Following registration, the bone models were converted into 3D surface meshes (Fig. 5B). The patellar bone surface directly in contact with patellar cartilage was also extracted from each 3D model (Fig. 5C).

To quantitatively compare the agreement between two bone surface meshes, pairs of surface meshes were evaluated using MATLAB (Fig. 6A,B). While the same process was performed for each pair of surface meshes to quantify the resulting surface distances, we will describe the semi-automatic vs. manual MRI segmentation (T1 VIBE and DESS MR images, respectively) evaluation below.

Figure 6
figure 6

Posterior views of representative 3D bone models of a human patella generated using (A) semi-automatic segmentation of sagittal T1 VIBE MR images and (B) manual segmentation of sagittal DESS MR images. The same post-processing and smoothing operators were applied to both models. The DESS images had a larger slice thickness as compared to the T1 VIBE images (1 mm vs. 0.7 mm), which may contribute to differences in smoothness between the models. (C) The surface distances map shows strong agreement between the 3D models. Blue indicates regions where the semi-automatic segmentation model was larger than the manual segmentation model, whereas red indicates regions where the manual segmentation model was larger than the semi-automatic segmentation model. The black dashed line represents the bone region analyzed after the 25% perimeter reduction of the cartilage boundary, which was implemented to minimize edge effects. Surface distance was defined as the difference between the x-coordinates of the two bone models. T1 VIBE T1-weighted Volume-Interpolated Breathhold Examination with Water Excitation, DESS Double Echo Steady-State, MR magnetic resonance, S superior, I inferior, M medial, L lateral).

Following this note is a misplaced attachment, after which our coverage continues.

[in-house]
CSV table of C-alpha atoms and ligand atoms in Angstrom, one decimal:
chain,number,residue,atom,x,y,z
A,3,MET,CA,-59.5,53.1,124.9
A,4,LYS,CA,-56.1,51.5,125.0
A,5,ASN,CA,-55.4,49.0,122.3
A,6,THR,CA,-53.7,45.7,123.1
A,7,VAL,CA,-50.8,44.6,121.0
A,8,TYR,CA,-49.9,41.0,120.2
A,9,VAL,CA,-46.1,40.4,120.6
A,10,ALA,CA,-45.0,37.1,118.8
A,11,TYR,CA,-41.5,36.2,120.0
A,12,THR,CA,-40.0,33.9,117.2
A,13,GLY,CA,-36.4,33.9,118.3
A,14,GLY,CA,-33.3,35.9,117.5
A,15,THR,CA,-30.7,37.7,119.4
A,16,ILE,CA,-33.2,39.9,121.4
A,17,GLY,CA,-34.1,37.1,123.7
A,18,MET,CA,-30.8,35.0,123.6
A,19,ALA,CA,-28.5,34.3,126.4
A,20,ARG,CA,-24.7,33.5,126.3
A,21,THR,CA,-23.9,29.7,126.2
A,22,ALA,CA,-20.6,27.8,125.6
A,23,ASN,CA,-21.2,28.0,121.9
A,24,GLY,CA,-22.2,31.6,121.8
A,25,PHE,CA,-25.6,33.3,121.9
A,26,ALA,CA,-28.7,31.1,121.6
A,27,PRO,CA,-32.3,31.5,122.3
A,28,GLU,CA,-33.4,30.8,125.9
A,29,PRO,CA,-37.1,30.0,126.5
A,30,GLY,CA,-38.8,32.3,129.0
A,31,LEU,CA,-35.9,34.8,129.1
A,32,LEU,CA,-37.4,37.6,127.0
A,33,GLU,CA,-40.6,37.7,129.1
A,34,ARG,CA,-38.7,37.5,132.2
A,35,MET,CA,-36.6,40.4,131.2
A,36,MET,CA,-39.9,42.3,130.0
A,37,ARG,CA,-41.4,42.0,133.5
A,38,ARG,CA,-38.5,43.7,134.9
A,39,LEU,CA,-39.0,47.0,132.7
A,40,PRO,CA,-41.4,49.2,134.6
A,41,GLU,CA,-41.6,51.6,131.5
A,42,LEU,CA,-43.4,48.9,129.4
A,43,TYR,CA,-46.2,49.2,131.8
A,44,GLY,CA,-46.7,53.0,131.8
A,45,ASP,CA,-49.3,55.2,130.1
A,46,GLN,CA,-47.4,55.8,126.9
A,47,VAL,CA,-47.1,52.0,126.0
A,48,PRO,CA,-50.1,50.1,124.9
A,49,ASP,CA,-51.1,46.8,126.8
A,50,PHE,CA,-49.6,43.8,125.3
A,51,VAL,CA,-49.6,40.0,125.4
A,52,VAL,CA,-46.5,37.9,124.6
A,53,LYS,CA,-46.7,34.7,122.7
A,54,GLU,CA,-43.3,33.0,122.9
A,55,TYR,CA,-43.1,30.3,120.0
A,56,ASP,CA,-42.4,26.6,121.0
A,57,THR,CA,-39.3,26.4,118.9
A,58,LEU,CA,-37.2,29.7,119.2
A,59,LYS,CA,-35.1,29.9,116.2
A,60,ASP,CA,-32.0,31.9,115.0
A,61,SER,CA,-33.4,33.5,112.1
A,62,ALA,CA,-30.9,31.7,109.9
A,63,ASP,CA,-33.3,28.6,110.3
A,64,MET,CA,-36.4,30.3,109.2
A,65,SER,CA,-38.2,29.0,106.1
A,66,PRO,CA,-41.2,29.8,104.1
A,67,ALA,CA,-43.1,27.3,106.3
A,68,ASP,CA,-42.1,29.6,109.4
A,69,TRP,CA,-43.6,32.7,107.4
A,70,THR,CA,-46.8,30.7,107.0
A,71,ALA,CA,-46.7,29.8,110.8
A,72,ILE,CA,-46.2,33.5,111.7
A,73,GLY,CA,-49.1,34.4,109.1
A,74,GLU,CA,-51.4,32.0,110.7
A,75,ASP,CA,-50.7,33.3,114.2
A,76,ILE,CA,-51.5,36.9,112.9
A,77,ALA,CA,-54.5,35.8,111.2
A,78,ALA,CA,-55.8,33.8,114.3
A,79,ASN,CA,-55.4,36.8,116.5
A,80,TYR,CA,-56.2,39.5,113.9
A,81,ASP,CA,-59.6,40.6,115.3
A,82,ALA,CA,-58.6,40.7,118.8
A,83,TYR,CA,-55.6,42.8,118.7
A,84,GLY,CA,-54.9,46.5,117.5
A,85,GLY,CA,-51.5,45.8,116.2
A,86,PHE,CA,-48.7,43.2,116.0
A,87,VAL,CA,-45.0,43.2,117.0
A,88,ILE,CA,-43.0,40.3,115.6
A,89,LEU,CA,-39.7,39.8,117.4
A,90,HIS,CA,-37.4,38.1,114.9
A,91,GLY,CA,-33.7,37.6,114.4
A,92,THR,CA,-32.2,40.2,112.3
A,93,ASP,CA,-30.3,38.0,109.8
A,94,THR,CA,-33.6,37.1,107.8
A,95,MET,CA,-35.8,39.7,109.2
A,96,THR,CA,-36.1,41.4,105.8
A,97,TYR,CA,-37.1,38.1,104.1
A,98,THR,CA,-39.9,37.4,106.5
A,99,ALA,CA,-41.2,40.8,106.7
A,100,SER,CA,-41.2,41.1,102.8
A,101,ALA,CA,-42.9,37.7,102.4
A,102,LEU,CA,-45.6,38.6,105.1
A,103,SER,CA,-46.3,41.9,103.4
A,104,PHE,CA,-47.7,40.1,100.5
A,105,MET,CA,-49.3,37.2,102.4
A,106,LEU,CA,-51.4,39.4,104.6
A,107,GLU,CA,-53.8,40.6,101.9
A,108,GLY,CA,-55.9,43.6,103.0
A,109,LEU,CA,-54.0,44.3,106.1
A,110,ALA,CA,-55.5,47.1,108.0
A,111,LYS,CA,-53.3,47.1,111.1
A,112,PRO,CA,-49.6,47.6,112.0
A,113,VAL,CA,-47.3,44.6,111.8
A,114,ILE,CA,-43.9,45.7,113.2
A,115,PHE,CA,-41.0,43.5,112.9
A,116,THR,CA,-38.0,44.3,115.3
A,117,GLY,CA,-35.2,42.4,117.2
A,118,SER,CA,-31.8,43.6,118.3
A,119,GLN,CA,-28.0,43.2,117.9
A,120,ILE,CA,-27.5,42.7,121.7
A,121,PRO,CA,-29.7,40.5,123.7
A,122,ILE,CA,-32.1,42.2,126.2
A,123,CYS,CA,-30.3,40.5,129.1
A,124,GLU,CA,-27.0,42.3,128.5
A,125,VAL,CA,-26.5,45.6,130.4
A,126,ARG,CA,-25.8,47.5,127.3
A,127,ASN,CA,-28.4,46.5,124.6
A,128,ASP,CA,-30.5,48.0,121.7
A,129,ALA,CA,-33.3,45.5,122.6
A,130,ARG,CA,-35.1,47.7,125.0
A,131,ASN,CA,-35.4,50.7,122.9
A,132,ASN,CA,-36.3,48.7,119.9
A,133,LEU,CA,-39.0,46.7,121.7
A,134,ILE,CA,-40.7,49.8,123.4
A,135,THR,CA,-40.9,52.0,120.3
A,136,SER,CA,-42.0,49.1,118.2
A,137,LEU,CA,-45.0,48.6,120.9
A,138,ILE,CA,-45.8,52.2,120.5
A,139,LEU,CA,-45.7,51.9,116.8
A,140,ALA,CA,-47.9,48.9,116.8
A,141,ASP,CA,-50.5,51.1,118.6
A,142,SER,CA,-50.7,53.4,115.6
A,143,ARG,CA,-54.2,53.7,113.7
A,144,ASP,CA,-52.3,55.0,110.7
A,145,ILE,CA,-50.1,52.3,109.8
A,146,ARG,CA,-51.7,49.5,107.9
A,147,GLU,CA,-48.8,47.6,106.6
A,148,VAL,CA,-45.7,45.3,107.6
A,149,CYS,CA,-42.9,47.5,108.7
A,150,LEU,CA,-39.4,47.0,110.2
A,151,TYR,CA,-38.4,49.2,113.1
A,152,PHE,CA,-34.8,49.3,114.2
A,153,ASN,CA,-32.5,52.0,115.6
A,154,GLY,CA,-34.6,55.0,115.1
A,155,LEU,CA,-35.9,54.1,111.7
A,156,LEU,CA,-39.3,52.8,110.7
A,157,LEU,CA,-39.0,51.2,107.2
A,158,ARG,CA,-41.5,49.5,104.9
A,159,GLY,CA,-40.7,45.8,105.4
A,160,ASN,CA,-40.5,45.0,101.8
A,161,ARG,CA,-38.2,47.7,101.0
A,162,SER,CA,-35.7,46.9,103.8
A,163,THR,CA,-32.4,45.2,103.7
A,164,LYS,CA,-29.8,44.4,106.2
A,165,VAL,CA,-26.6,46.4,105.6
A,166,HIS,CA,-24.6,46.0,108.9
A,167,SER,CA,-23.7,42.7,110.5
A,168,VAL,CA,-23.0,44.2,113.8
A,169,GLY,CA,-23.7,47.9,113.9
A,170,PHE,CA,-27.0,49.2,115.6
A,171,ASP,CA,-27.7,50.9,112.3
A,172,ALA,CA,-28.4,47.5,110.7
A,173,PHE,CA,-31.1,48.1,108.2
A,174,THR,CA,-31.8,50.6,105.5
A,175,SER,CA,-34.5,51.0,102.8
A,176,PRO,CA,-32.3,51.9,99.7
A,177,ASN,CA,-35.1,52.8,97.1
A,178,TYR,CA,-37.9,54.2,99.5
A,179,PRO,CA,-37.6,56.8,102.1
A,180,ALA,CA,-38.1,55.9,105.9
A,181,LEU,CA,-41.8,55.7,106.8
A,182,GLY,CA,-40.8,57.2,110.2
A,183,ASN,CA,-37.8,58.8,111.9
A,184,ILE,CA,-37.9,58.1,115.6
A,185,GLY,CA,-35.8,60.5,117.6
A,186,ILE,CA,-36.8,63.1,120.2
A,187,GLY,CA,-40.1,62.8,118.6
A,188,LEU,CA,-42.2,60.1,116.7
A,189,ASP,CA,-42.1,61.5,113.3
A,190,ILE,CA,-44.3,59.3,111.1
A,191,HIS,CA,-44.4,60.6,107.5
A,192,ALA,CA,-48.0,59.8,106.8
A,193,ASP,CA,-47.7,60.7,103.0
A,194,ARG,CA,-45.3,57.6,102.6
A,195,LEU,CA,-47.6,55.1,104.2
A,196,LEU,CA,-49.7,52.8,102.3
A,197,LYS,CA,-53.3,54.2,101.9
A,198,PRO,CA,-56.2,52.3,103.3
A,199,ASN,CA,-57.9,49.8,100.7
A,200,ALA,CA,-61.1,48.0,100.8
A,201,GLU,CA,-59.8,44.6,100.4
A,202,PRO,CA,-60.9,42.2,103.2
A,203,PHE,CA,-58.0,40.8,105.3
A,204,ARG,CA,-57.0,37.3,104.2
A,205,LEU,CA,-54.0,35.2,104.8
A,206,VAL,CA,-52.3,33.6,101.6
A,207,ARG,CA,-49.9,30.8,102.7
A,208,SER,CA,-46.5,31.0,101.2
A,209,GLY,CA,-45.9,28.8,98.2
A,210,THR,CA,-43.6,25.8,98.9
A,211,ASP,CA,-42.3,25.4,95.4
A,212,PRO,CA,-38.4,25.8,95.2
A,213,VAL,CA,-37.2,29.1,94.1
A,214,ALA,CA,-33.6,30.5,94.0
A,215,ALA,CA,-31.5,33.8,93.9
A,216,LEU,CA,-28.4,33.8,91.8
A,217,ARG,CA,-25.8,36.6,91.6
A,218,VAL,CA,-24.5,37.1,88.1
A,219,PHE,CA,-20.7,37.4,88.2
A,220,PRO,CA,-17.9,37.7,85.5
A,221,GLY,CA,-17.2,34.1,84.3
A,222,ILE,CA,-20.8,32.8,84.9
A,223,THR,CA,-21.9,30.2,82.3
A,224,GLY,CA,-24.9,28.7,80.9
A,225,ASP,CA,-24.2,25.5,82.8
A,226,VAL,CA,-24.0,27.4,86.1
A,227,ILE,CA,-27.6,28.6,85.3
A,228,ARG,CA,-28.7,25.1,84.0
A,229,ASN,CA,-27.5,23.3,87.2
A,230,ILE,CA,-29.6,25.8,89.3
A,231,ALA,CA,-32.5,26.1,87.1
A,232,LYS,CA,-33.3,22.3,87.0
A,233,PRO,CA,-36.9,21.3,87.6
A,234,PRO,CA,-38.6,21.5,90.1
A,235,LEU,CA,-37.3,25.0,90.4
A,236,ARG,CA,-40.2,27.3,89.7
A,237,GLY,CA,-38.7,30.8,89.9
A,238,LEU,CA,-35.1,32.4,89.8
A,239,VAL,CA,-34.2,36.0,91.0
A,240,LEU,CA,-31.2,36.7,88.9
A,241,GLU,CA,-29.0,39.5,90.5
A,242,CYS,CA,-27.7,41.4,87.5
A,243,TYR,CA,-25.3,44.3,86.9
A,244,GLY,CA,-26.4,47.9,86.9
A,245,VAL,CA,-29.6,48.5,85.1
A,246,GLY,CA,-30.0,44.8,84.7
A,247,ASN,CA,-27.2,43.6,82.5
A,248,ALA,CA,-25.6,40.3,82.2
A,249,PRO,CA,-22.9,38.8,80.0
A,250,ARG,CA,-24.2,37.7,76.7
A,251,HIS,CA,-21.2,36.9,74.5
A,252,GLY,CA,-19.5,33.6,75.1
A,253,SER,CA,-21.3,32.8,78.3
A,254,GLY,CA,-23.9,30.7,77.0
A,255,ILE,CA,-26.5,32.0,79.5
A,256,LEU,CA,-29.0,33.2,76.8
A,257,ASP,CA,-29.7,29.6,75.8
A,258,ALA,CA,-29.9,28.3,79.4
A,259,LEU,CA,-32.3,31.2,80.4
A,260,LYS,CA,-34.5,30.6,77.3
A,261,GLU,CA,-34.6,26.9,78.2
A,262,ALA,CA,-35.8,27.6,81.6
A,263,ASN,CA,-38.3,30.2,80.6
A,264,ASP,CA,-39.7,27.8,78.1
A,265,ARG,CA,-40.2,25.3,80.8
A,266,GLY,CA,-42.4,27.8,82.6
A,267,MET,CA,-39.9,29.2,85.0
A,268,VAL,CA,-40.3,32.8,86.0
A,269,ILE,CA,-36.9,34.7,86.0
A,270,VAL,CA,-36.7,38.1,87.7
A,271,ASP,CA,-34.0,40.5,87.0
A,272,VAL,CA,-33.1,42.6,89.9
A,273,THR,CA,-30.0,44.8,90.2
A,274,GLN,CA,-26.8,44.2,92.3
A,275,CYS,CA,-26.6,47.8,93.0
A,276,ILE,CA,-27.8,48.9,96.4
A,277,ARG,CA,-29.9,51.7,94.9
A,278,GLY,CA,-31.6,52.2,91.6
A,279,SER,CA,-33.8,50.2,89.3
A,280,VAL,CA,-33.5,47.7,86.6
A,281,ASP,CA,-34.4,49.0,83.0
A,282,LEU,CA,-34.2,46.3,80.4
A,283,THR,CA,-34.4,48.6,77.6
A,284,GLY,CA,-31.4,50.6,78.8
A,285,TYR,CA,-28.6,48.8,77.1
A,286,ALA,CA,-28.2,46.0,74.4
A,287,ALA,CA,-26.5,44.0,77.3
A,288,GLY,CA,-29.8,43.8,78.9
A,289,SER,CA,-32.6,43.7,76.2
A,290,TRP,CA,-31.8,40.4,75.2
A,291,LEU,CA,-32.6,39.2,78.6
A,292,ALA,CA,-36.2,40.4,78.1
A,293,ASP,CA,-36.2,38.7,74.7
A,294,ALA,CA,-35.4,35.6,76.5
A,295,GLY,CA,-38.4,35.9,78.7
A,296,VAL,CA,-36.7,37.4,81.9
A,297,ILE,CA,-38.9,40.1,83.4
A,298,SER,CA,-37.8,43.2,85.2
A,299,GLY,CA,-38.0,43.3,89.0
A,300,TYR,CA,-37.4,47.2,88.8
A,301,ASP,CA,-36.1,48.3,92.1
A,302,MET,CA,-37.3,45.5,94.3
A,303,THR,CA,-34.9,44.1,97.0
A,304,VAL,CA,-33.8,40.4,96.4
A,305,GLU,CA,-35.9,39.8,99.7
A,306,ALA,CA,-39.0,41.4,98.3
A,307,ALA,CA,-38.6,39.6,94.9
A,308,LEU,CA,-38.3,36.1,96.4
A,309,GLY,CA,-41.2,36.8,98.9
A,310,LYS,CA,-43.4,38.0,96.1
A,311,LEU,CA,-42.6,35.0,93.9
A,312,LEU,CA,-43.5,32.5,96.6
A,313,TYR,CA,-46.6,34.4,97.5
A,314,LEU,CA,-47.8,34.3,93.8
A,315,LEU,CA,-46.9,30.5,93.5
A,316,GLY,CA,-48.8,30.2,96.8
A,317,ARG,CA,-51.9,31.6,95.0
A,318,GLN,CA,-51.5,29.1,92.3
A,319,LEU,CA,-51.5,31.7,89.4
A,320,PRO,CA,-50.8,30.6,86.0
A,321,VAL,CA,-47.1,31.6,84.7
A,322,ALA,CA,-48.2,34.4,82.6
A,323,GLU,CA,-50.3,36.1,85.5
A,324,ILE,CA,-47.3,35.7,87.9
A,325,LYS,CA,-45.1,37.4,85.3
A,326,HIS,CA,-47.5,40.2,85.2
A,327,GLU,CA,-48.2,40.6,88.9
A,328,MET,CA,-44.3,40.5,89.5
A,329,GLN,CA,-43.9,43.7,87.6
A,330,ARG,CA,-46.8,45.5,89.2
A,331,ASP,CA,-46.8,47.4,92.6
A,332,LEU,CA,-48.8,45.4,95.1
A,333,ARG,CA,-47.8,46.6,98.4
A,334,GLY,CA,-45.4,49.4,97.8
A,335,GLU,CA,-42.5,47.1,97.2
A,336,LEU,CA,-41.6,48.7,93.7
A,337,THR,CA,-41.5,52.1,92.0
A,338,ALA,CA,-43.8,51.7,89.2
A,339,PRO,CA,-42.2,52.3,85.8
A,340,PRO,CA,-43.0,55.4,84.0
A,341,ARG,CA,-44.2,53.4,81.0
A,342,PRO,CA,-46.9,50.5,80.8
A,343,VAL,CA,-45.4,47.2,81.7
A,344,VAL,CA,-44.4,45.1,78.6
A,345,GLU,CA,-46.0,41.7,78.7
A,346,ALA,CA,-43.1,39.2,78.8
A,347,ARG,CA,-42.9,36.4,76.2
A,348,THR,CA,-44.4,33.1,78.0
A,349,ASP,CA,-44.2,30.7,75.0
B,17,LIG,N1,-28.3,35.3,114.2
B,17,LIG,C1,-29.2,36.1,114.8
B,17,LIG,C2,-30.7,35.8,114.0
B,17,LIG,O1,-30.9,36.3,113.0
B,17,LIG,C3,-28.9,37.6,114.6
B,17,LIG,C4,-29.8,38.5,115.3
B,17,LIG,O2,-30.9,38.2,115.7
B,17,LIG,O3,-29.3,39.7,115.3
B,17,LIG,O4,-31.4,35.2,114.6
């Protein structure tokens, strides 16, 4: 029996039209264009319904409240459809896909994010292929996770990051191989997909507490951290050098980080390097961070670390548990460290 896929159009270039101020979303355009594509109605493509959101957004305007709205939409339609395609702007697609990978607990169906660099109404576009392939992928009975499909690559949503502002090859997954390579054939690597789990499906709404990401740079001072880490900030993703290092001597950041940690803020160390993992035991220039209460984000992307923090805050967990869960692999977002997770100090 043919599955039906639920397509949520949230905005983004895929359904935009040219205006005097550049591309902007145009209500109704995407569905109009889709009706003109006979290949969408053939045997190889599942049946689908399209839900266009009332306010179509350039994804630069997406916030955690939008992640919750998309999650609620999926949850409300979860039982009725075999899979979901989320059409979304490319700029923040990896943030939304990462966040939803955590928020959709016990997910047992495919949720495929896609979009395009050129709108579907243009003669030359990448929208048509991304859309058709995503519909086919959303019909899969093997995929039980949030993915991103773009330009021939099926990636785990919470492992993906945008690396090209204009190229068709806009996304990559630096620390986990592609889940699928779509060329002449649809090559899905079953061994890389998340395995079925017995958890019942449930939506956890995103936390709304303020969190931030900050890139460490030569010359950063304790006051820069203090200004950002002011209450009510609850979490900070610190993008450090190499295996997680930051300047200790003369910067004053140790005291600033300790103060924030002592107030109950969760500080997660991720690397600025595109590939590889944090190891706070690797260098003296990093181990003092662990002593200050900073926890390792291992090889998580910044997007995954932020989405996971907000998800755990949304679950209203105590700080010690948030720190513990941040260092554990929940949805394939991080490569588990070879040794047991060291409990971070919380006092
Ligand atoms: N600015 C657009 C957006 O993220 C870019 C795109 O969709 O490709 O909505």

The semi-automatic segmentation bone model (from T1 VIBE MR images), the manual segmentation bone model (from DESS MR images), and the bone model mesh faces located adjacent to articular cartilage in both models were imported into MATLAB, and the volume centroids of the semi-automatic segmentation bone model were subtracted from all three models to center them about the origin while maintaining their registration. Next, a search algorithm was employed to find all mesh nodes on the manual segmentation bone model located within a 2.5 mm radius of each mesh node on the semi-automatic segmentation bone model. These mesh node coordinates were averaged to yield a single vertex. This yielded a set of matched vertices on the two bone models from which to directly compute the surface distance. Surface distance was defined as the difference in the x-coordinates between the two bone models, as the x-direction is perpendicular to the articular surface of the patella (Fig. 6). Positive surface distances were indicative of regions where the semi-automatic segmentation model was larger than the manual segmentation model, whereas negative surface distances were indicative of regions where the manual segmentation model was larger than the semi-automatic segmentation model.